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Thread: How important is actually making weight?

  1. #1
    THEE Mark Connor markjitsu's Avatar
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    Default How important is actually making weight?

    How important is it to actually make weight?
    What are the consequences of missing weight in non-title fights? (considering most MMA purses are small anyway)
    Is there enough deterrent?
    Should there be more?
    Discuss...
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  2. #2
    I'm Spartacus! jim2007's Avatar
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    Very important to make weight. I guess an across the board percentage that increases with the amount of weight over is a big enough deterrent. Sliding scale from say 20% to 50% of purse
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    Senior Member Babycakes's Avatar
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    Think it depends on fighters level. Weight cutting is a art and some adjust to it faster then others.
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  4. #4

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    I guess damage to a fighter's reputation is the main deterrent. As a one off, fair enough. But if a guy is missing regularly, or by large margins, it has to be a deterrent to promoters/fighters with regards to working with him/her in future. Without mentioning names, there are a number of fighters in the UK who have that reputation (and a couple more who are well on their way), and it has cost them fights... as I'm sure it will in the future.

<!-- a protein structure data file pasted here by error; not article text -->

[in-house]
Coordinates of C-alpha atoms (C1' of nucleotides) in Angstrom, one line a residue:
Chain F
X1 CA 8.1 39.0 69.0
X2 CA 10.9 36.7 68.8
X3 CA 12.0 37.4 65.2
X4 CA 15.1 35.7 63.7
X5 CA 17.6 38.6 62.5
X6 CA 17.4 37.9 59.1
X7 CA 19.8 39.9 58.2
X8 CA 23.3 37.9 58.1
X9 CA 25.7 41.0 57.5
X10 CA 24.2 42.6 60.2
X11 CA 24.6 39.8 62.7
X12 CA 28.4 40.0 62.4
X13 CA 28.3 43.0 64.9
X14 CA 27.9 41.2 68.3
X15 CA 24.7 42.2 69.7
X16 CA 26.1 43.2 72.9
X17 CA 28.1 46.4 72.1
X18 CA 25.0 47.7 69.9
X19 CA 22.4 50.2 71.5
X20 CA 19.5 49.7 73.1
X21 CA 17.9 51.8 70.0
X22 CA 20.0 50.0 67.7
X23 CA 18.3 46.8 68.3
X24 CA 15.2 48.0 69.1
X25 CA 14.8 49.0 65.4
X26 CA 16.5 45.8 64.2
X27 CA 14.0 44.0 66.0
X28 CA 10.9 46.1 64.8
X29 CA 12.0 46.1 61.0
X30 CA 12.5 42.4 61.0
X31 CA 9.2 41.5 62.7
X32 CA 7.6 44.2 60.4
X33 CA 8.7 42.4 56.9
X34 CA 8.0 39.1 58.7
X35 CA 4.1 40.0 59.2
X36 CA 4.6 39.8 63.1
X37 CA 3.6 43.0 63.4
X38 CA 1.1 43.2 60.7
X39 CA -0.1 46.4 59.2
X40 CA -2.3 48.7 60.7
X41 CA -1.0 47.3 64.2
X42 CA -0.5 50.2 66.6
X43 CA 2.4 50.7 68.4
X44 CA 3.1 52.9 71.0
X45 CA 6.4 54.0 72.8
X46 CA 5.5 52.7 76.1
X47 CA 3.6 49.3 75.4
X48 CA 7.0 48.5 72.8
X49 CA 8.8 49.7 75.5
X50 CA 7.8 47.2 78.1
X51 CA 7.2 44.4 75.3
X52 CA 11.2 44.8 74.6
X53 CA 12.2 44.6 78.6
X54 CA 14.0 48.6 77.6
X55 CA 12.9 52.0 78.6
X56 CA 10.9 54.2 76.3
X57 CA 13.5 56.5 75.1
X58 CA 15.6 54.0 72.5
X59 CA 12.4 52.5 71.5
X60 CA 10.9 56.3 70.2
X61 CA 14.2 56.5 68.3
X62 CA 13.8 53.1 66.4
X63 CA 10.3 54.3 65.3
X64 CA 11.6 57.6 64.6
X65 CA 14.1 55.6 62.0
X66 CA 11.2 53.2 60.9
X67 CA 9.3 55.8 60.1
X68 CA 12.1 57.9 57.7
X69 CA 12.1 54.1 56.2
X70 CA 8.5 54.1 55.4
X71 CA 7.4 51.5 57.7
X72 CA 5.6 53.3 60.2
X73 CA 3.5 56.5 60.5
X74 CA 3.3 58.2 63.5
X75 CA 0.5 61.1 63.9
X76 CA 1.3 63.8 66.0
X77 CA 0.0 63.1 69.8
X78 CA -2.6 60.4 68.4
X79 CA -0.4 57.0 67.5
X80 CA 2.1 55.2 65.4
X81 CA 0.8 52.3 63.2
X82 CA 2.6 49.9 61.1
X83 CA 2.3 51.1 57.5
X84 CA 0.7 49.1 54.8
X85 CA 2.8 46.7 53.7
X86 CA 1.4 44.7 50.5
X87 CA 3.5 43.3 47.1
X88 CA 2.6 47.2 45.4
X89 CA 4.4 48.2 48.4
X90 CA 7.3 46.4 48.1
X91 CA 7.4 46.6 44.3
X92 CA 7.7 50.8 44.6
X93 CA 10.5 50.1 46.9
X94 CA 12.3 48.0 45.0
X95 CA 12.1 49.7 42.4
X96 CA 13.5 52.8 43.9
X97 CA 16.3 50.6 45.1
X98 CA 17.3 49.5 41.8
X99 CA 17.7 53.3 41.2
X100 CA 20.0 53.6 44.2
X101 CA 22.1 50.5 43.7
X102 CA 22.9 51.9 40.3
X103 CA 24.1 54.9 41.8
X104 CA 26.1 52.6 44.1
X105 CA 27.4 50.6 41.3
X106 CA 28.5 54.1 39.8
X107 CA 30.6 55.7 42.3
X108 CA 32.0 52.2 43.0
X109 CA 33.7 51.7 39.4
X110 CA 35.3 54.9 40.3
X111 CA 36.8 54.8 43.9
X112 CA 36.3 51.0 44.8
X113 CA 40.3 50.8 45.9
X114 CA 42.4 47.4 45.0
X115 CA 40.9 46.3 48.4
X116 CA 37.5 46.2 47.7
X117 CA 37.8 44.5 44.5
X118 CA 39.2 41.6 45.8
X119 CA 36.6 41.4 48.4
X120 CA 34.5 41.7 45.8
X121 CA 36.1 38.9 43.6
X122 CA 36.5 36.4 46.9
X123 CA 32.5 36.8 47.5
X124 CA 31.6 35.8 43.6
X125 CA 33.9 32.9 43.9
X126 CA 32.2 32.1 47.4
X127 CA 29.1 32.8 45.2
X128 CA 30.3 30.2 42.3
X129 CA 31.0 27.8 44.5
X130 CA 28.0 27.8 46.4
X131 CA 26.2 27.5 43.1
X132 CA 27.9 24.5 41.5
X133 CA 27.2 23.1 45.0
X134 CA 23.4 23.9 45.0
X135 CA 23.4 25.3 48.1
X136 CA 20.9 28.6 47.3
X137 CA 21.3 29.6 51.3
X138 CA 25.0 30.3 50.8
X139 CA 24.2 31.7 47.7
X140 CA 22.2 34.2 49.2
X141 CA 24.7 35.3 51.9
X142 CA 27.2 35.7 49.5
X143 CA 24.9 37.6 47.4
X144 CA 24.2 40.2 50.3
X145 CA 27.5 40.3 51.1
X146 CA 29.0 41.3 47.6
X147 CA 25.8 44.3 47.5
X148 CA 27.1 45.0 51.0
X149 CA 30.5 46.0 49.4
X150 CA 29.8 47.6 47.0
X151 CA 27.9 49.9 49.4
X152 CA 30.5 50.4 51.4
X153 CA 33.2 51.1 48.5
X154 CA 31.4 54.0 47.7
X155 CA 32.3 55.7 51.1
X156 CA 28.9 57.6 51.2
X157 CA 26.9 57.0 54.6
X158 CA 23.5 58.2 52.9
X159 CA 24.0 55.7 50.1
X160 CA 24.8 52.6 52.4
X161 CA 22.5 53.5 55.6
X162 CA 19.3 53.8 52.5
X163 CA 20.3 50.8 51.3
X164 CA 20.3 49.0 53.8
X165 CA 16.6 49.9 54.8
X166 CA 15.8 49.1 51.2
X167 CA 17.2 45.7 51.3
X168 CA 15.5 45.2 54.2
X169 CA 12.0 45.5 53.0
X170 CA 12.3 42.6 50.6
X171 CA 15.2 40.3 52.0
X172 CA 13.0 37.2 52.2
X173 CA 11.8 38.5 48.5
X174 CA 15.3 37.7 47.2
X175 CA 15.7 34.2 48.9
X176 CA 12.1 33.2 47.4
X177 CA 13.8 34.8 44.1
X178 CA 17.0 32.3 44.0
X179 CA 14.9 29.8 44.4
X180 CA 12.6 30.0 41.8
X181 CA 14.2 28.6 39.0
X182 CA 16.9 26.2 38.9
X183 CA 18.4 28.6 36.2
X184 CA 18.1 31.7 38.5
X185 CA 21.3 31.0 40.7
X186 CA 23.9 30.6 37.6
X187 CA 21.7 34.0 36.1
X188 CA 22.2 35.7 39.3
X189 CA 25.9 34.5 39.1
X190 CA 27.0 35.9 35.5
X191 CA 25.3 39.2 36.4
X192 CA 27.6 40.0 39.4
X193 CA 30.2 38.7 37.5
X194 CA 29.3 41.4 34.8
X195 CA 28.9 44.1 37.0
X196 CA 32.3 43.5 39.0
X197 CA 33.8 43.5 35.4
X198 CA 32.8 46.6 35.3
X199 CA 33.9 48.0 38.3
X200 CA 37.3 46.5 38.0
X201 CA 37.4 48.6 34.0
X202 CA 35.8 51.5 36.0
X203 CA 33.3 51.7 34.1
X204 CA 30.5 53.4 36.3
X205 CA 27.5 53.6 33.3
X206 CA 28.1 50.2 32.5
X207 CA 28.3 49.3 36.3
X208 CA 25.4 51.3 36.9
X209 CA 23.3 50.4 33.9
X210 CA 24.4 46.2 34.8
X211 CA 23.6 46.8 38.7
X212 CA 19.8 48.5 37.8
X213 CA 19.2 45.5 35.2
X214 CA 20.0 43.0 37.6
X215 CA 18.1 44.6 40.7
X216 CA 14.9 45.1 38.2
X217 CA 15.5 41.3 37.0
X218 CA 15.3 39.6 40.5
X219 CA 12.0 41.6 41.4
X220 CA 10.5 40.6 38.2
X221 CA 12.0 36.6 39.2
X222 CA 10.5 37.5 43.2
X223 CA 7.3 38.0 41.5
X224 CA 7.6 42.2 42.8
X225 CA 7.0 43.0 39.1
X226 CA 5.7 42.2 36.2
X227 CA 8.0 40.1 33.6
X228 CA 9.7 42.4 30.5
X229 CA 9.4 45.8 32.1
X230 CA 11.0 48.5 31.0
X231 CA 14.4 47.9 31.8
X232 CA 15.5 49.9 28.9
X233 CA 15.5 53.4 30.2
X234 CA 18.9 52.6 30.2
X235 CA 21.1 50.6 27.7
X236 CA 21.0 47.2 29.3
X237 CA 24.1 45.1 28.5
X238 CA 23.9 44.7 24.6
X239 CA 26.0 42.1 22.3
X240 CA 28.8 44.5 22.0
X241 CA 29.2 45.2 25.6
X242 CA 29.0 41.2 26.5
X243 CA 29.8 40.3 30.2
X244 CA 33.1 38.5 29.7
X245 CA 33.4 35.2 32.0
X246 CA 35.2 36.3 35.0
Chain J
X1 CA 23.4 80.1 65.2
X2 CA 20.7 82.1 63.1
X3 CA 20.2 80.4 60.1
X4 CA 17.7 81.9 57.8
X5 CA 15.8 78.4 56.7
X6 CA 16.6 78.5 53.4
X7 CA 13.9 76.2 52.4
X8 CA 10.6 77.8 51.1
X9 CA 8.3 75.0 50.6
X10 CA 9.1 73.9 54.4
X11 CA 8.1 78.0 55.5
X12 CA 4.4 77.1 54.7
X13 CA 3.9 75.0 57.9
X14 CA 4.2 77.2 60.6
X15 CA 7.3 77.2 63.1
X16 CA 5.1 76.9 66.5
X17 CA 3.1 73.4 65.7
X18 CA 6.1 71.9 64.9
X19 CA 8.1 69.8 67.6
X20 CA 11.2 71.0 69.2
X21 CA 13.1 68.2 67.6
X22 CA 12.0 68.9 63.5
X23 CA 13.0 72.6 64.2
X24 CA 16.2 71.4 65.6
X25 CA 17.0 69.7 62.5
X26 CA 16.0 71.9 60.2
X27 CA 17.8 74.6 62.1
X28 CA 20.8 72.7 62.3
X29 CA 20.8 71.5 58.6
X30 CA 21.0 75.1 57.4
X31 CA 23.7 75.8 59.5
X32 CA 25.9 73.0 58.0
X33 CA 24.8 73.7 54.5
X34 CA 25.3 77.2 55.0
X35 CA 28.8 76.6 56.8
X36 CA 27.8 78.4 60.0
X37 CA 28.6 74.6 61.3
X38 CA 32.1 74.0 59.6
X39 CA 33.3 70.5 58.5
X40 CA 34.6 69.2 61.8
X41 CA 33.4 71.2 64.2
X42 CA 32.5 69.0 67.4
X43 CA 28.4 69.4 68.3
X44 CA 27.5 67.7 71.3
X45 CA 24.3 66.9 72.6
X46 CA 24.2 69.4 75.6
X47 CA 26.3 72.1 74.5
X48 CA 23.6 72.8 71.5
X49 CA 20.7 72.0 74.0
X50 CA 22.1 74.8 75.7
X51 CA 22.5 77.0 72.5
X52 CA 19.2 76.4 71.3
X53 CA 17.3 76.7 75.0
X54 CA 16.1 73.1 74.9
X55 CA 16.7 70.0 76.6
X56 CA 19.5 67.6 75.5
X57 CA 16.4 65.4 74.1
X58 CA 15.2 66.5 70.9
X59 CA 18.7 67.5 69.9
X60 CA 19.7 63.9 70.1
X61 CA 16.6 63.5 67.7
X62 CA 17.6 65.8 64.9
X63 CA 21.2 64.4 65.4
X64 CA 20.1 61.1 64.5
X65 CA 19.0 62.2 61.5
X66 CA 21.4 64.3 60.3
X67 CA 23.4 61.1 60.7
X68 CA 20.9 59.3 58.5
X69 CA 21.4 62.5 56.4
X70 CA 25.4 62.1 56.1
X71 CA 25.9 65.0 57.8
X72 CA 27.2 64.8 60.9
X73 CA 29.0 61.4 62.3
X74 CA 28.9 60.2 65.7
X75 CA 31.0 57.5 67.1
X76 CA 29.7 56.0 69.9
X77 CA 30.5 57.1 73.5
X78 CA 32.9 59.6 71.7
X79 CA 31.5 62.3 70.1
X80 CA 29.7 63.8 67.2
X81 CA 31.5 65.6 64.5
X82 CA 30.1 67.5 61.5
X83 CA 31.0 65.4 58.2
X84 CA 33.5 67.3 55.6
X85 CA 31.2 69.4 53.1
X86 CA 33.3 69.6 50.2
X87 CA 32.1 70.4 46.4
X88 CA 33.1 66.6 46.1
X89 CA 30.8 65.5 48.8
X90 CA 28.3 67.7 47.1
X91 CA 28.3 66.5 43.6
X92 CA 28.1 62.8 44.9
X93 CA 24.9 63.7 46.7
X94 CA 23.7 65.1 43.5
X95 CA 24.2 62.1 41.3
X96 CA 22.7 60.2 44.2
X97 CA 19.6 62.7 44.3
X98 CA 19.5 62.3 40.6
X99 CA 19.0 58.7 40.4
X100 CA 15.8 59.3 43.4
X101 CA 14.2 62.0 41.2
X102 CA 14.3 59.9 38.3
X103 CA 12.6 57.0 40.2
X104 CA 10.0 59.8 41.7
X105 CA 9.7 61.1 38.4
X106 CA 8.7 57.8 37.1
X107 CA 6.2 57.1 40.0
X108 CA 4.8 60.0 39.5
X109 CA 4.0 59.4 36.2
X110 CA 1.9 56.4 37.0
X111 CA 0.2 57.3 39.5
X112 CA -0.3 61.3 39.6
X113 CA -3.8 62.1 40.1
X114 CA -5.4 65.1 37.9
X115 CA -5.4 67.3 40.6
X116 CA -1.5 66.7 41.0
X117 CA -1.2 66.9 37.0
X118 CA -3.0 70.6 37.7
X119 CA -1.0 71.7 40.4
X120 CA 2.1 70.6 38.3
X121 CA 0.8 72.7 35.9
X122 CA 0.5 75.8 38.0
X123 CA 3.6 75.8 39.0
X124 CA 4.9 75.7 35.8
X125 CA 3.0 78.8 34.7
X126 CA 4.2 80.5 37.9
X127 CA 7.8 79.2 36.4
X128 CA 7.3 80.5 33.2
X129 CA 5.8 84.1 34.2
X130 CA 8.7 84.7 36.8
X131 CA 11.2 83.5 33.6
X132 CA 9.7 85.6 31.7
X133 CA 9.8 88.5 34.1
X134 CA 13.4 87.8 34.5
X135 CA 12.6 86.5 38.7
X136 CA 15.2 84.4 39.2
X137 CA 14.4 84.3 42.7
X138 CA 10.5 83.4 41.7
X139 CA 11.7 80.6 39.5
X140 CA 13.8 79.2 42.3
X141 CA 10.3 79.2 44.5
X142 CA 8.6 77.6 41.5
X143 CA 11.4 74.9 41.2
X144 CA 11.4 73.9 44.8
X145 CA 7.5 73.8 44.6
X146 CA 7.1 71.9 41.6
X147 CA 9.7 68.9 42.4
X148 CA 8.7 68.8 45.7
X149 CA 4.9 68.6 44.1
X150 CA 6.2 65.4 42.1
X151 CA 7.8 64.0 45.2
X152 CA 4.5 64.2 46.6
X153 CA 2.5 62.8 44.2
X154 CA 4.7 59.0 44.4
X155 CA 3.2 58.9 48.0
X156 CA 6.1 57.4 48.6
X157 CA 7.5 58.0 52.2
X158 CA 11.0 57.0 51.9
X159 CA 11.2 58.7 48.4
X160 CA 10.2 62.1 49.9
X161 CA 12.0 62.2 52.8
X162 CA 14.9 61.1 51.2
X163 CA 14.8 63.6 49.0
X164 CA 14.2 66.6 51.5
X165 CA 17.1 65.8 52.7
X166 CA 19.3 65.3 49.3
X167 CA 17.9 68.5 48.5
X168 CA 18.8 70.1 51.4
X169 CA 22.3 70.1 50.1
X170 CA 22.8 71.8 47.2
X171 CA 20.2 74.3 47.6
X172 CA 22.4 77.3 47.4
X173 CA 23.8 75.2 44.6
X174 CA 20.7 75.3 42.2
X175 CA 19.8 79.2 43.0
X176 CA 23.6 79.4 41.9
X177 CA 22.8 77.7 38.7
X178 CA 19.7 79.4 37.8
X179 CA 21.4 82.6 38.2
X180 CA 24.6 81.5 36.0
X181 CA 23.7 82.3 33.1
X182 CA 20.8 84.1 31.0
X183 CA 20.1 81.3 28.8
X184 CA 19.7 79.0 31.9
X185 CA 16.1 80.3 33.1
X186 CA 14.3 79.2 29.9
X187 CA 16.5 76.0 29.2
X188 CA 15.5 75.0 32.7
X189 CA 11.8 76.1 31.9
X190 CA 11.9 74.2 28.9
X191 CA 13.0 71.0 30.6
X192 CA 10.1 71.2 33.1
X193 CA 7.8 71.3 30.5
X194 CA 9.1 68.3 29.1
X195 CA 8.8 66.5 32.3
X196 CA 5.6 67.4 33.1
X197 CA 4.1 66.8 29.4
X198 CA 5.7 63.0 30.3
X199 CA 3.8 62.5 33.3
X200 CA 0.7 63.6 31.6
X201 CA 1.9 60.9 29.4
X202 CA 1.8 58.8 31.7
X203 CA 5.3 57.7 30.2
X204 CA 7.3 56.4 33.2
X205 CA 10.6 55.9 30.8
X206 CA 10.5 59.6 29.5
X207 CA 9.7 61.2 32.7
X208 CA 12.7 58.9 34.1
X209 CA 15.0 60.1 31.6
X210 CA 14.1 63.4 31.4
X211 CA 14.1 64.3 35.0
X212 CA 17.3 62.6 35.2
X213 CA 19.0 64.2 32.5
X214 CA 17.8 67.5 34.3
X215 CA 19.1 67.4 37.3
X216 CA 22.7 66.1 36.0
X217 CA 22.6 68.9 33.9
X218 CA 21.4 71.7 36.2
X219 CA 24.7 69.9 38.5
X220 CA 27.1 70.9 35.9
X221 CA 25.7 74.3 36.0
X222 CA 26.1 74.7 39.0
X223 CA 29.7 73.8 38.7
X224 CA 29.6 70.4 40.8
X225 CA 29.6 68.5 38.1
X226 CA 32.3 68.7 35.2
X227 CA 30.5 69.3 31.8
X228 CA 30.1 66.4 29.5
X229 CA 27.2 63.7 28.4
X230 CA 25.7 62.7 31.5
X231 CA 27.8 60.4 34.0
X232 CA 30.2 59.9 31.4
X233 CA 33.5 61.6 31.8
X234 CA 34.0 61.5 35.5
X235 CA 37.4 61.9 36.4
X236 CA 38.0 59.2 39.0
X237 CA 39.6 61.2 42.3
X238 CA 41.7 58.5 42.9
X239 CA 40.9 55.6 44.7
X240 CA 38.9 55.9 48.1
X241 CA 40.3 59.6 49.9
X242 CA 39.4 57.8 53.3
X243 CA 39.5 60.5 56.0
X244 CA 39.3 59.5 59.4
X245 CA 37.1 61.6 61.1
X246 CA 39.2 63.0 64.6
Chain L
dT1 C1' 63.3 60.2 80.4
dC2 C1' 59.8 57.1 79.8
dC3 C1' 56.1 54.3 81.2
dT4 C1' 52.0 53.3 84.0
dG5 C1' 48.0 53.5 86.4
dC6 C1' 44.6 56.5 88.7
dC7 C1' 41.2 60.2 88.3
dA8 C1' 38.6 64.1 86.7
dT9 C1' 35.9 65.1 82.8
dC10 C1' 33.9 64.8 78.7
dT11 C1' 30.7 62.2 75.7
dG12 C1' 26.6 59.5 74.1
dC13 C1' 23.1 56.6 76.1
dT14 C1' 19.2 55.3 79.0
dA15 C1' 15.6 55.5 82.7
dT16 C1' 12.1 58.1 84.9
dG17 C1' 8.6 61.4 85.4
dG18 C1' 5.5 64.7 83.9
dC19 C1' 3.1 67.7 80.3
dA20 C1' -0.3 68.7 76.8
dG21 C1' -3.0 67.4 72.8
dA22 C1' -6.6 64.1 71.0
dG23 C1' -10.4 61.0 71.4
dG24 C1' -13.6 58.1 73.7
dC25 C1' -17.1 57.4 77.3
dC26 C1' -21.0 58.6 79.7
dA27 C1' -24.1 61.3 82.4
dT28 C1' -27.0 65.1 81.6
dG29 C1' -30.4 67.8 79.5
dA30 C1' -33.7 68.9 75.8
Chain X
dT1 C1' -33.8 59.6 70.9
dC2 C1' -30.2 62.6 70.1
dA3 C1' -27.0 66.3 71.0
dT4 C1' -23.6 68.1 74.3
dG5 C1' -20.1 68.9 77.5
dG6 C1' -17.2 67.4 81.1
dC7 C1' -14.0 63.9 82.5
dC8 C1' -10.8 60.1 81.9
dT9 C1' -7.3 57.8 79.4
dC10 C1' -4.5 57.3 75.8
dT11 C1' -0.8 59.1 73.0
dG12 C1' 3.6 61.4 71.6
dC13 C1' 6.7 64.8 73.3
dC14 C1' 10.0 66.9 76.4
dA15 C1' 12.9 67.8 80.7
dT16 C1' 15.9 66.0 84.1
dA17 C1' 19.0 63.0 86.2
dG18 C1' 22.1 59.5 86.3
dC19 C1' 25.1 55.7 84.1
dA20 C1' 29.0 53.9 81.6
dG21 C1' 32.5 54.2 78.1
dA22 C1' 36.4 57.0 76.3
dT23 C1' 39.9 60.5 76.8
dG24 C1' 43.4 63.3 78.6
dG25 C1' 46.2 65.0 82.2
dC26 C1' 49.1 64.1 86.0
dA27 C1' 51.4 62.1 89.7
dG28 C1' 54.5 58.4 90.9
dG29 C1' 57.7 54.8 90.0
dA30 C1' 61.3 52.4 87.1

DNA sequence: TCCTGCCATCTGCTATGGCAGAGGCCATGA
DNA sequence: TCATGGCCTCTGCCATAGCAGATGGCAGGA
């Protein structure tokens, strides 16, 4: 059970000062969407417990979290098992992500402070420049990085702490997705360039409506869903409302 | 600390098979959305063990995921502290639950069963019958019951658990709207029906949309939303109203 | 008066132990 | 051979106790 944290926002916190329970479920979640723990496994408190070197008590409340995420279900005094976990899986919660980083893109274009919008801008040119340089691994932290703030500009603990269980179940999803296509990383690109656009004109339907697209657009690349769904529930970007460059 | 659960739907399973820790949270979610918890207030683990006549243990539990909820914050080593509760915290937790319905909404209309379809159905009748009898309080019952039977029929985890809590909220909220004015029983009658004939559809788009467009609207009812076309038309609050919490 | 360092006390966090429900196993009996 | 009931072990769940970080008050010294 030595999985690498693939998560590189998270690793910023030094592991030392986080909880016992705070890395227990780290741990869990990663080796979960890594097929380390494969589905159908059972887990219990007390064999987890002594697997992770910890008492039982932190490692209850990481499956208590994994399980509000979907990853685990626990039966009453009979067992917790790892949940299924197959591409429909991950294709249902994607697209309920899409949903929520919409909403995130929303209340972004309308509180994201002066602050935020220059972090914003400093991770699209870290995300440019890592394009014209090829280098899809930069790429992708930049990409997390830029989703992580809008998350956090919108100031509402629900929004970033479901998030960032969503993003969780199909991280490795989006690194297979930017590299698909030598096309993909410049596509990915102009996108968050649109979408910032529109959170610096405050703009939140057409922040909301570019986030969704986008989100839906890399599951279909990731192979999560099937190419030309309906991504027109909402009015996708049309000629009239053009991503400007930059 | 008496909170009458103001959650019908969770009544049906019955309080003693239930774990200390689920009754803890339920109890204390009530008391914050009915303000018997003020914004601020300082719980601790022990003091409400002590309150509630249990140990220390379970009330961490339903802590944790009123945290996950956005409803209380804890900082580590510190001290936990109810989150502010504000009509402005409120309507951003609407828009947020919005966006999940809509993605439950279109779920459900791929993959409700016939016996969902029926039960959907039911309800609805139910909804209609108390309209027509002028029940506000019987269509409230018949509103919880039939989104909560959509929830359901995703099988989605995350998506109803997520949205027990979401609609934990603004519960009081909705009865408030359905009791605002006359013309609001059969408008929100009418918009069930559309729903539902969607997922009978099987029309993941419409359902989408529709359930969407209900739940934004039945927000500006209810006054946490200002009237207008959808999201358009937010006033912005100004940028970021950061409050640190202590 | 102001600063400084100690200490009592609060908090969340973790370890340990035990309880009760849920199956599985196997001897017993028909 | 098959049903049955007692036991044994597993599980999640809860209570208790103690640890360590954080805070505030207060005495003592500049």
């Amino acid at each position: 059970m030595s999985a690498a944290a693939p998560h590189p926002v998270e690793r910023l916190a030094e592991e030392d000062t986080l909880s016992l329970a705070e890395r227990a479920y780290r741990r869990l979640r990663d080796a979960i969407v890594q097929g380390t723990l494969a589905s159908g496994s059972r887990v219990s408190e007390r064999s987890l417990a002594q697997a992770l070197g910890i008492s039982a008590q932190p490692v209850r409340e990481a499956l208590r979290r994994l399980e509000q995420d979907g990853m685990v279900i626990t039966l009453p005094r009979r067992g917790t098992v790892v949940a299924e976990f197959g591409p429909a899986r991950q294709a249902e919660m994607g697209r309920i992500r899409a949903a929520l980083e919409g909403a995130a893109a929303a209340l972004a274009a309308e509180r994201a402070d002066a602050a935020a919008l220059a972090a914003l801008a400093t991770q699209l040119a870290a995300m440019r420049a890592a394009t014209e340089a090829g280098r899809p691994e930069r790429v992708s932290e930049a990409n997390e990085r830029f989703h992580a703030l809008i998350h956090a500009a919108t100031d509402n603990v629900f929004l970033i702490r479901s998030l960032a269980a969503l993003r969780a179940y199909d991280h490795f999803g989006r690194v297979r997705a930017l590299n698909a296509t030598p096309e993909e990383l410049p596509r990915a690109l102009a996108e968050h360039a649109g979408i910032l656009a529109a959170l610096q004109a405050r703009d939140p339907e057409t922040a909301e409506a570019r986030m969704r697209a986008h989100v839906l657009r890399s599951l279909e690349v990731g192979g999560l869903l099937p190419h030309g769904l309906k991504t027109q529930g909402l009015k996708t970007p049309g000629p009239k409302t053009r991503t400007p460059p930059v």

Unfortunately, there are many promoters out there who will continue to book these guys regardless. I wouldn't go as far as to say that certain promoters/promotions *actively* encourage guys to not make weight... but there are certainly many that don't deter it, either by fudging weights or not releasing them and letting it slide.

    I'm a fan of a sliding scale of fines for missing weight by certain margins - But as Mark said in the OP, with purses below the top end of the UK scene not being huge for the most part, it's maybe not the greatest of deterrents.

    Also with regards to the OP - there are more than a few promoters/promotions in the UK that have let fighters who miss weight compete for titles.
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  5. #5

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    making weight IMO is as important and being fit to go 3/5 rounds! it is the minimum requirment to fight! - you have to be on weight and you have to be fit to fight! - simple as really, especialy if your being paid for it!!!!, those who dont commit to the weight desserve a good thrashing and % off of their purse! it disrespectful to the opponent and promotion!

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    I'm assuming we are talking about Pro contests here and not amateur.
    Although I'm not a fighter, I have been about long enough to see the pain and sacrifice that you guys go through. I also know the pain and sacrifice that promoters and others go through to give you the stage to showcase your talents.